Finally, on the basis of their beneficence, agents can be pleased to see themselves as the cause of others= happiness. They can take some distance from themselves, and see themselves as the cause of others= happiness, and this will cause a pleasant sympathetic reaction. When this reaction is registered, it causes people to esteem themselves, to feel pride. Hume observes that it is agreeable to know that one is and has been of help to others; consciousness of one=s own helpfulness is pleasant, as consciousness that one has unreasonably caused others harm is disagree­able (VII, &&4, 16; IX.1, &10; IX.2; 8). One can want to be proud of oneself for being helpful to others. And this desire to feel proud (and to avoid the pain of shame) is yet a further motive at work in a generous person.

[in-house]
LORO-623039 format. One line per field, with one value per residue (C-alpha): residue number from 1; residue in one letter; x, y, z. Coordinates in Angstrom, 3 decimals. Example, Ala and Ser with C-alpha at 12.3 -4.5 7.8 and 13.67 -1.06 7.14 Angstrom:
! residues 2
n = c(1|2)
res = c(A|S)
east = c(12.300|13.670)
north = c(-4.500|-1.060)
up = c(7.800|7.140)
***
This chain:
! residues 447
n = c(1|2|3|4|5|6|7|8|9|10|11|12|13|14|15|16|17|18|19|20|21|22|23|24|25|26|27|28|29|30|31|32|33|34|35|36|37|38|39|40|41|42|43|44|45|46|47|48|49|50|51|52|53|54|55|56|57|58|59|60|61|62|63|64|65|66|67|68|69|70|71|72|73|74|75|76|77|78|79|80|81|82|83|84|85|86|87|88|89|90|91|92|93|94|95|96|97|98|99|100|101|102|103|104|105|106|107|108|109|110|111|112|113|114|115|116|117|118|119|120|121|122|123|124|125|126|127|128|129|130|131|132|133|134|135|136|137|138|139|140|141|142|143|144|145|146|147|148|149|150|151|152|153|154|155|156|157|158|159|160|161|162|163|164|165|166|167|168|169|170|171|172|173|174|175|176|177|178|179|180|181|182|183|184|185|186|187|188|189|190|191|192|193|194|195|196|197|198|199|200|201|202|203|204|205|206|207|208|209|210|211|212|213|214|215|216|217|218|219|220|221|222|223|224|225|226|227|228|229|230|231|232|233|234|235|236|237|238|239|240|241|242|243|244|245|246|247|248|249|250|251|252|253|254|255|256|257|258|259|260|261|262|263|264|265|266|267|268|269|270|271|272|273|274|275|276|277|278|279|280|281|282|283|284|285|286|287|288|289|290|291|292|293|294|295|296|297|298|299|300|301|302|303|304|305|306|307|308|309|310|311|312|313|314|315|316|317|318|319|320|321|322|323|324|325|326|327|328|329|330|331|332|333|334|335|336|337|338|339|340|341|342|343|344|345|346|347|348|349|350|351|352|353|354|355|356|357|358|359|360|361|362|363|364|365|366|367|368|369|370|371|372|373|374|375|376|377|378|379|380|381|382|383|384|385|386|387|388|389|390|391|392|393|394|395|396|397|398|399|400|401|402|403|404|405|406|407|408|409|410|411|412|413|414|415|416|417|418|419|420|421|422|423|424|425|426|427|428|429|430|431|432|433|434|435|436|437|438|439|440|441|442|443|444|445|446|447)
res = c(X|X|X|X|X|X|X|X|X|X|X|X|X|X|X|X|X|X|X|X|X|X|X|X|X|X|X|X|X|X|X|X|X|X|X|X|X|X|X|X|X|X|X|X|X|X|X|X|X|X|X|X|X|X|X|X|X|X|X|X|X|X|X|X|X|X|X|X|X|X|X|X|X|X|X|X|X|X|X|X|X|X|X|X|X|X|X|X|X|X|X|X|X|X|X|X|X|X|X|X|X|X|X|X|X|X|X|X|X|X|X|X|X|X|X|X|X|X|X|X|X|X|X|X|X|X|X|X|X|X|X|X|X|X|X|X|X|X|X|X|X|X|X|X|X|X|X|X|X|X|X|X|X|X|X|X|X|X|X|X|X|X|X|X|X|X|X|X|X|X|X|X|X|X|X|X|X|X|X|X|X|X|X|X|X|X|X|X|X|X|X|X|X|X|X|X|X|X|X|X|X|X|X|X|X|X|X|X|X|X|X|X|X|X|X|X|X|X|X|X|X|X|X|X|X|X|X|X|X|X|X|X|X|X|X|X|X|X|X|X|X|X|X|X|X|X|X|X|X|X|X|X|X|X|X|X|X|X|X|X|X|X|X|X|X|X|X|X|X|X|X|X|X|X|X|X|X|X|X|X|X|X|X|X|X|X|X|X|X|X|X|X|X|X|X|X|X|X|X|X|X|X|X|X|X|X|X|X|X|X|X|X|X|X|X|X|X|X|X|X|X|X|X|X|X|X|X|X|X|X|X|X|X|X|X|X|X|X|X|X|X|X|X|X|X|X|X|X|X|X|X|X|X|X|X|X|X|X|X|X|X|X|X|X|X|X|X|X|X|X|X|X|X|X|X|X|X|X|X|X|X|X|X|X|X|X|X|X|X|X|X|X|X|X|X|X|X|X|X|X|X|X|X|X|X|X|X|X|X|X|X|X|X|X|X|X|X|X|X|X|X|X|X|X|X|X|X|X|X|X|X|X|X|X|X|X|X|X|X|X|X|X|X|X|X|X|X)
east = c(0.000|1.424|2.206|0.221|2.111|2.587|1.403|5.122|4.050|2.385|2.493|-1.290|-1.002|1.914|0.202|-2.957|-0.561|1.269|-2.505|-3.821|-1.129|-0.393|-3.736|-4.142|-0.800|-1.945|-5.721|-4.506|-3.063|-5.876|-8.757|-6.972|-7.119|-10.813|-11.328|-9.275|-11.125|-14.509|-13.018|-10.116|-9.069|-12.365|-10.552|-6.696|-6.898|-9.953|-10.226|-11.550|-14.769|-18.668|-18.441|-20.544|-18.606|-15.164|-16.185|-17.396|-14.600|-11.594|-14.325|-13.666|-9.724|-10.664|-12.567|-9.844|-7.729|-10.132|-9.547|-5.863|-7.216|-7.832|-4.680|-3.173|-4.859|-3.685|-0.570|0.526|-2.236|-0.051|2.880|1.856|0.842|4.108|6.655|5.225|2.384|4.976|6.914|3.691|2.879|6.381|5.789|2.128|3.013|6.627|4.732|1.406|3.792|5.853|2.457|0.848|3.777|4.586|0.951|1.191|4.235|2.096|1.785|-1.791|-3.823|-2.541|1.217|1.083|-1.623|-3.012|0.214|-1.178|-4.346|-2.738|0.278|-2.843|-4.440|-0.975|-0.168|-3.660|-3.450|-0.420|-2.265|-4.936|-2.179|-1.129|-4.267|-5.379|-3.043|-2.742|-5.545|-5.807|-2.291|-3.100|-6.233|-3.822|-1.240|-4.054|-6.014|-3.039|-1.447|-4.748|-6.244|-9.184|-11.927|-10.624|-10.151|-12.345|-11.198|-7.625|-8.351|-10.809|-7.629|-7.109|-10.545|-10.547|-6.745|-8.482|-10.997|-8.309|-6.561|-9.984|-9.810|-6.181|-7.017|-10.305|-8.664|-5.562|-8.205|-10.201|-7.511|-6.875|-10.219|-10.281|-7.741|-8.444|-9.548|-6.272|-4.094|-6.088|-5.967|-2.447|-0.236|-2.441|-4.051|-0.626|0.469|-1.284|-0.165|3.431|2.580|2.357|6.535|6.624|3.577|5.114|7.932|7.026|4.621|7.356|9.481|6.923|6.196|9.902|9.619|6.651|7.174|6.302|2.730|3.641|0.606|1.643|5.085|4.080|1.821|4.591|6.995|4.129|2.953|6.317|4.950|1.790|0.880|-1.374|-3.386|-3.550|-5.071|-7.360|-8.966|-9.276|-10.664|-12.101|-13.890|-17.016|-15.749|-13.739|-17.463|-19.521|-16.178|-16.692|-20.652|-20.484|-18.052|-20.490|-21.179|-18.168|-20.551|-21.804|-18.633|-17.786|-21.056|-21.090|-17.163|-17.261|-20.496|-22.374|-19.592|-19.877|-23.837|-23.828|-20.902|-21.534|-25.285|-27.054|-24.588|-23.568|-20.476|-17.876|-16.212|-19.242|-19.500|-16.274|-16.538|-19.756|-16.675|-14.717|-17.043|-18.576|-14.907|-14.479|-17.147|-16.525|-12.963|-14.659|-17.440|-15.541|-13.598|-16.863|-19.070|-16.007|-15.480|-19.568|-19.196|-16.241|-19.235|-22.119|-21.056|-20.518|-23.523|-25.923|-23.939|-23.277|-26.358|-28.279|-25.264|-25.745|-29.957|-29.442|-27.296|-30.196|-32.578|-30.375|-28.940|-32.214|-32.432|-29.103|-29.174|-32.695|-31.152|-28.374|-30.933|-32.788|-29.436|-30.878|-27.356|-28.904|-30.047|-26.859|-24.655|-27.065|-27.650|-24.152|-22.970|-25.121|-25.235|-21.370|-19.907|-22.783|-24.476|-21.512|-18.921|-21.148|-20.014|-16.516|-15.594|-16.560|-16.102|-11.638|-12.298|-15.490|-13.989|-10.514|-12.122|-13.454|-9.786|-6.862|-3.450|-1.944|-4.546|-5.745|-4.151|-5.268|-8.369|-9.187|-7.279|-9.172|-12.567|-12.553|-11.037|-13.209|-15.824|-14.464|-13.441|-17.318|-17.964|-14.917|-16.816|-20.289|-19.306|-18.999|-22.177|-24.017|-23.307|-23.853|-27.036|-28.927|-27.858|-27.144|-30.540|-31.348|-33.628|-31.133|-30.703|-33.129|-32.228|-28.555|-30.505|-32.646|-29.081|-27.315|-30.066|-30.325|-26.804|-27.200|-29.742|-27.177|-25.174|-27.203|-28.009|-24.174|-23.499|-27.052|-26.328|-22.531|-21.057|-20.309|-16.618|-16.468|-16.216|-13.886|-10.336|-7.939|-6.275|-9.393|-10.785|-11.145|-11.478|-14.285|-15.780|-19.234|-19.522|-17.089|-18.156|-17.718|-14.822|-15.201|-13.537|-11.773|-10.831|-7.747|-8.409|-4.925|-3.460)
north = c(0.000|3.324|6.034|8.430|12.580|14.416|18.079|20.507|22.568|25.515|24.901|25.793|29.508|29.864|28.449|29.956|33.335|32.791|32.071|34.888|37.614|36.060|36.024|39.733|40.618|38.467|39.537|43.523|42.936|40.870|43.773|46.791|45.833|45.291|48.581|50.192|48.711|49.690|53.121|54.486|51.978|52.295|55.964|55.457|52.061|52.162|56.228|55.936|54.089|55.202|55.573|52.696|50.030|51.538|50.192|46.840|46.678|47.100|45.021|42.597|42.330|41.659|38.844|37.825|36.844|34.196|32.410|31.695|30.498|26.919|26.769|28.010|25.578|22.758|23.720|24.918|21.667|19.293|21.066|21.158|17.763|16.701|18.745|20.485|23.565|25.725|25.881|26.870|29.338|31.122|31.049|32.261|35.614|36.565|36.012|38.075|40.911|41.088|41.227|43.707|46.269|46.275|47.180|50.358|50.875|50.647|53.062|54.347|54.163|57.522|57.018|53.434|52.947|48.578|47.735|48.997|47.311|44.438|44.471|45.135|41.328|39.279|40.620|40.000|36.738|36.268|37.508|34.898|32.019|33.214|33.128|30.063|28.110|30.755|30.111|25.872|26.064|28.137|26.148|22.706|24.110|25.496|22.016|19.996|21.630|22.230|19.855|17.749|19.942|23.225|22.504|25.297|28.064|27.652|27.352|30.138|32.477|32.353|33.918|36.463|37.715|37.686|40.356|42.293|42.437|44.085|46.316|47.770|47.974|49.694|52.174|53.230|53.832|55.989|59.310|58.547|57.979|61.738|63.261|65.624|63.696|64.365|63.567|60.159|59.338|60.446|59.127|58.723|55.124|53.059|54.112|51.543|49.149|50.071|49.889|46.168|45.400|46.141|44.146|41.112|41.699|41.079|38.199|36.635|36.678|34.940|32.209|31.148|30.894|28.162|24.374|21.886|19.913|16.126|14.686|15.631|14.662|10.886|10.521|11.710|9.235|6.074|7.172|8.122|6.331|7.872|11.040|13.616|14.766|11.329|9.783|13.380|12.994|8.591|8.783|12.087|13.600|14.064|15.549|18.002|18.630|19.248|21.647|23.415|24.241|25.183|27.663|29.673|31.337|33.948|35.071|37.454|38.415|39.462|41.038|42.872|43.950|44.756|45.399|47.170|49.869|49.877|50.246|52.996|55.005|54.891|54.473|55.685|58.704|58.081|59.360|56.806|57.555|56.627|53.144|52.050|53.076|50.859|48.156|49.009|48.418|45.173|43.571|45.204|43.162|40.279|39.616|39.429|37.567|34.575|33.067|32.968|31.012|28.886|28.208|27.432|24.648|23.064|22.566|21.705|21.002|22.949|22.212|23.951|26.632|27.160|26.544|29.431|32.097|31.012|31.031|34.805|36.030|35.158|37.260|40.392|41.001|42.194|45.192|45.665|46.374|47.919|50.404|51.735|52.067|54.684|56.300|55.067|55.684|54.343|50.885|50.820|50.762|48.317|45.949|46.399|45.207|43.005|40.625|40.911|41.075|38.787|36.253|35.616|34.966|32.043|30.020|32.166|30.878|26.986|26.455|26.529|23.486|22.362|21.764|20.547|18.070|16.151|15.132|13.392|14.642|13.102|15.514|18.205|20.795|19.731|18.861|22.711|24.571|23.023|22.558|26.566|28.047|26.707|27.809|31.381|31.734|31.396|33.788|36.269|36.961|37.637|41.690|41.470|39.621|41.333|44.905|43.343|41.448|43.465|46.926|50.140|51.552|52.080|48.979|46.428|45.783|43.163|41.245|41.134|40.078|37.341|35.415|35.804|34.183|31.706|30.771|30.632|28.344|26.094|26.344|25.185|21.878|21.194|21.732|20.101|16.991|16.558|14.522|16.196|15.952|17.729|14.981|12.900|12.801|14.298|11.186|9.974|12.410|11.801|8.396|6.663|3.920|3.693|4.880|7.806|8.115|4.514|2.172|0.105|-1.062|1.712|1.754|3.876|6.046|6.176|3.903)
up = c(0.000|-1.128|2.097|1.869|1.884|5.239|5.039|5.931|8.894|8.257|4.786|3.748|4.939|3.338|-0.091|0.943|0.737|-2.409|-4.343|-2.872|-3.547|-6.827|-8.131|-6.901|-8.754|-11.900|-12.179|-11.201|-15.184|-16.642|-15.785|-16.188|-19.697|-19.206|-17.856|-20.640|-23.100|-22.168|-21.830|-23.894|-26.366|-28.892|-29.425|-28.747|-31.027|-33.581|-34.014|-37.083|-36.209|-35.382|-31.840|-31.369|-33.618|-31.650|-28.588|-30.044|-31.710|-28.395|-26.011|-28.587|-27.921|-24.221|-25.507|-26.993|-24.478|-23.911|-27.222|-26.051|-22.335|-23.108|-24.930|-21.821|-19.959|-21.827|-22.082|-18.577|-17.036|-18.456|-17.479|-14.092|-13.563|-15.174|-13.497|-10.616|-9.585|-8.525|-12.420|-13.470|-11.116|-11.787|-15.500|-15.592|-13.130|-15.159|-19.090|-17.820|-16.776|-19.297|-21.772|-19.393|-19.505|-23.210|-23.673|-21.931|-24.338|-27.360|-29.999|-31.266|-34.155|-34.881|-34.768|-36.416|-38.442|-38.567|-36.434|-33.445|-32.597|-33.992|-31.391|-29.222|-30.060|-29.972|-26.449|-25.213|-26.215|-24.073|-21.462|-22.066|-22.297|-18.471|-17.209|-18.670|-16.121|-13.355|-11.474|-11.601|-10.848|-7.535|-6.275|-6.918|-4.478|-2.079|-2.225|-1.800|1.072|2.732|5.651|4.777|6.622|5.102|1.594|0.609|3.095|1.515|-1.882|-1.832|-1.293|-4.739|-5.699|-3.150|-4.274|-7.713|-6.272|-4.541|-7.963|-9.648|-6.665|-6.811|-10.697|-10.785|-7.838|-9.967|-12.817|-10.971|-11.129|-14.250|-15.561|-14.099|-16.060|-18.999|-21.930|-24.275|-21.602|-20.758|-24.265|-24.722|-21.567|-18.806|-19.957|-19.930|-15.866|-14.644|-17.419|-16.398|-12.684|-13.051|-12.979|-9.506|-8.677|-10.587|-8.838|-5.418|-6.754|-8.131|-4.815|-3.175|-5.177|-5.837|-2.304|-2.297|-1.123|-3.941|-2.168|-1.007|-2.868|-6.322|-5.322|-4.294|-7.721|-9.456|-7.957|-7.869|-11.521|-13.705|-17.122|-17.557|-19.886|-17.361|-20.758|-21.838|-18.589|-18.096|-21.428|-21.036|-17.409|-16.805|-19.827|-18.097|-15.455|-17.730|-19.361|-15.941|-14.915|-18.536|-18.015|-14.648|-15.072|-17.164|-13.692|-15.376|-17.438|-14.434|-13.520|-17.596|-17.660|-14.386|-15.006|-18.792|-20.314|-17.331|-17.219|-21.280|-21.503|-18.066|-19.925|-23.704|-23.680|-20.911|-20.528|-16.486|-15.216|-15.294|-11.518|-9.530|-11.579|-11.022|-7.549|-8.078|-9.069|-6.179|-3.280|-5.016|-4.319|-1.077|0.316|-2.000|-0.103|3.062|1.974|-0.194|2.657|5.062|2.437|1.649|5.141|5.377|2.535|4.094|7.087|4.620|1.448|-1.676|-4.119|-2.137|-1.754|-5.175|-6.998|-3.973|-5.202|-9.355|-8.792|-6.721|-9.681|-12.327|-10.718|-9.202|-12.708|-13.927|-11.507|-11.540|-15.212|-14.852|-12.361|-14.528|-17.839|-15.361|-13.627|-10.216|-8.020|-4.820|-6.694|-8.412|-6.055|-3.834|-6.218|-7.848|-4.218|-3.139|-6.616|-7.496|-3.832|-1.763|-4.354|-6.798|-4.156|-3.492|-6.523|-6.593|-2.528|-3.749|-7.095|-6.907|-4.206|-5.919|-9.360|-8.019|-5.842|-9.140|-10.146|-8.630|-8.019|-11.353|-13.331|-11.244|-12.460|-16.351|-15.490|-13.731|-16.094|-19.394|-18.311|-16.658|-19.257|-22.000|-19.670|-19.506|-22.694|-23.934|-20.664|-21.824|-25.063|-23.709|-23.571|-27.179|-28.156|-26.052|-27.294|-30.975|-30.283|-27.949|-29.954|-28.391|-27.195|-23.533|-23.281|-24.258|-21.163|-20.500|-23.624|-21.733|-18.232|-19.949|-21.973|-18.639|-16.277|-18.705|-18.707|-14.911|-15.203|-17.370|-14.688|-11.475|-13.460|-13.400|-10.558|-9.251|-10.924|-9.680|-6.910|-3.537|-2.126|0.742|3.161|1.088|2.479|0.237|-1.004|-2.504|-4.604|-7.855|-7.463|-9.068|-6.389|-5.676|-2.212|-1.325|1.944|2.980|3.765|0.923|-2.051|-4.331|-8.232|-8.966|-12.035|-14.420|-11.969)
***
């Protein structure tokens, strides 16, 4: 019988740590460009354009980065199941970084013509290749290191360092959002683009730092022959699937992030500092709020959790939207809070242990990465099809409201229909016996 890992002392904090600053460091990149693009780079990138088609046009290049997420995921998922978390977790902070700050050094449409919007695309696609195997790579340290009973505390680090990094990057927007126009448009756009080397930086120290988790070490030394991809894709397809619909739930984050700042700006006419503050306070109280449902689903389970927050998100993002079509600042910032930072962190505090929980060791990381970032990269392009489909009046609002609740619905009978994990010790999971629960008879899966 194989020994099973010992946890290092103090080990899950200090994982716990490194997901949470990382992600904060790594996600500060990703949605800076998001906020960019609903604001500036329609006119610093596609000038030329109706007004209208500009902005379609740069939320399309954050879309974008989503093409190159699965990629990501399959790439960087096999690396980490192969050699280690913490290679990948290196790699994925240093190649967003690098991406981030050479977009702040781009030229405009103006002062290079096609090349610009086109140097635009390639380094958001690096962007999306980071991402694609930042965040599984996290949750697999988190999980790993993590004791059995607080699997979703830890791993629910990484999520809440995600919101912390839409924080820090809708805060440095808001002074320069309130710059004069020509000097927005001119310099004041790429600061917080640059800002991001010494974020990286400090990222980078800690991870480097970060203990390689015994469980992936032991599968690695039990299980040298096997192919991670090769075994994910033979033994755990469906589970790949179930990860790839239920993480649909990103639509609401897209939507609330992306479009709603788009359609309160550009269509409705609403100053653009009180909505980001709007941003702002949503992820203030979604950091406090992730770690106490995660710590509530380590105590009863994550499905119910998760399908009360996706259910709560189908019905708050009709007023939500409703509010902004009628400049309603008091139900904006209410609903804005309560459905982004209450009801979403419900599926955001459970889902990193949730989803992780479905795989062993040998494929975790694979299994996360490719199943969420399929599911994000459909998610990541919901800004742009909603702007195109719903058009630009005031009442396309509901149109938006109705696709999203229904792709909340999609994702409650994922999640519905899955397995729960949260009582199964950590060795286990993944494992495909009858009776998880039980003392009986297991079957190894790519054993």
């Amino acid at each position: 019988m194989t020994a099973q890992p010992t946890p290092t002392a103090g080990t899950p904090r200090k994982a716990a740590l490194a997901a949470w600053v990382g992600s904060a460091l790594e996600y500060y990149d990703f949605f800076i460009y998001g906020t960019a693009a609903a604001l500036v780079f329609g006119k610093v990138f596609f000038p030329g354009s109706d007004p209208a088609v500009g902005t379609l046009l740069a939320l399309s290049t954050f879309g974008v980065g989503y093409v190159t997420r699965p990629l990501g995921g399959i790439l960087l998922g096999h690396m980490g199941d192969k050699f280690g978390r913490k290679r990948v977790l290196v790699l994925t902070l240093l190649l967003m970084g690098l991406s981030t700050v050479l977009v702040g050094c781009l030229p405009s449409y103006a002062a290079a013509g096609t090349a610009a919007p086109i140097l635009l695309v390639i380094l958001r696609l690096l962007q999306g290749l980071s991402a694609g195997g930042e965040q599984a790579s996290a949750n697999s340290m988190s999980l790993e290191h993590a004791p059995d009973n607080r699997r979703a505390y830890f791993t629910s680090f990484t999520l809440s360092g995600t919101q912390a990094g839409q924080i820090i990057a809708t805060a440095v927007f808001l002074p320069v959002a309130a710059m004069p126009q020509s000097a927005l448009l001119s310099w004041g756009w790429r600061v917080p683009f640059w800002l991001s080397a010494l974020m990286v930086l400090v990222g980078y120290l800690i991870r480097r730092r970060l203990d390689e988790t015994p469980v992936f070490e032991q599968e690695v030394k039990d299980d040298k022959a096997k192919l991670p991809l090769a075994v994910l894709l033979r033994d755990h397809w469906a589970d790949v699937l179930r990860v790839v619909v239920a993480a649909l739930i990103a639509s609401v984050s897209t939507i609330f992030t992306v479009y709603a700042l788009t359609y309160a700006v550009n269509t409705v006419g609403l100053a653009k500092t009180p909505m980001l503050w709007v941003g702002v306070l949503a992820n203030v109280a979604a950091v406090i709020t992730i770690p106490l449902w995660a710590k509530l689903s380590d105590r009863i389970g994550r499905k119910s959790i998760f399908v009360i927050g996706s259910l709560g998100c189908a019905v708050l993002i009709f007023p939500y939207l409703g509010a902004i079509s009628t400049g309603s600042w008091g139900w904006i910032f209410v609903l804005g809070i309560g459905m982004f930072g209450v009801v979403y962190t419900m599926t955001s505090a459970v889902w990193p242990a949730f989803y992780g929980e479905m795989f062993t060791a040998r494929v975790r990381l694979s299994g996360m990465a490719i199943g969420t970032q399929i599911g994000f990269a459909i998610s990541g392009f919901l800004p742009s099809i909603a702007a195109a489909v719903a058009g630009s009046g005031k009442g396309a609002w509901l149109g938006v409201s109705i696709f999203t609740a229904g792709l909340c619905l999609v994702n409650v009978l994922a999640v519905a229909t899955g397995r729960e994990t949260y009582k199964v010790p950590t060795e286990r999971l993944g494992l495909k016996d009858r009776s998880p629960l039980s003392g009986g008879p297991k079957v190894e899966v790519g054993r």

Comments on Hume=s Account of Generosity:
As readers go through the Enquiry, they gain greater understanding of themselves, especially the various pleasures that are available in human life. The most obvious point that Hume makes about generosity is that it is about the good of the recipient. Generosity is not about the right use of wealth, but about being concerned with and actively pursuing the good of another. Hume=s analysis gets his readers to attend to their sympathetic reactions to others: to acknowledge them rather than dismiss them, to recognize that they in fact are operating sufficiently at least sometimes to move them to do benevolent deeds, and to see the beauty and goodness of these benevolent dispositions. His affirmation of the reality of a concern for others highlights and validates aspects of his readers= lives that need to be supported.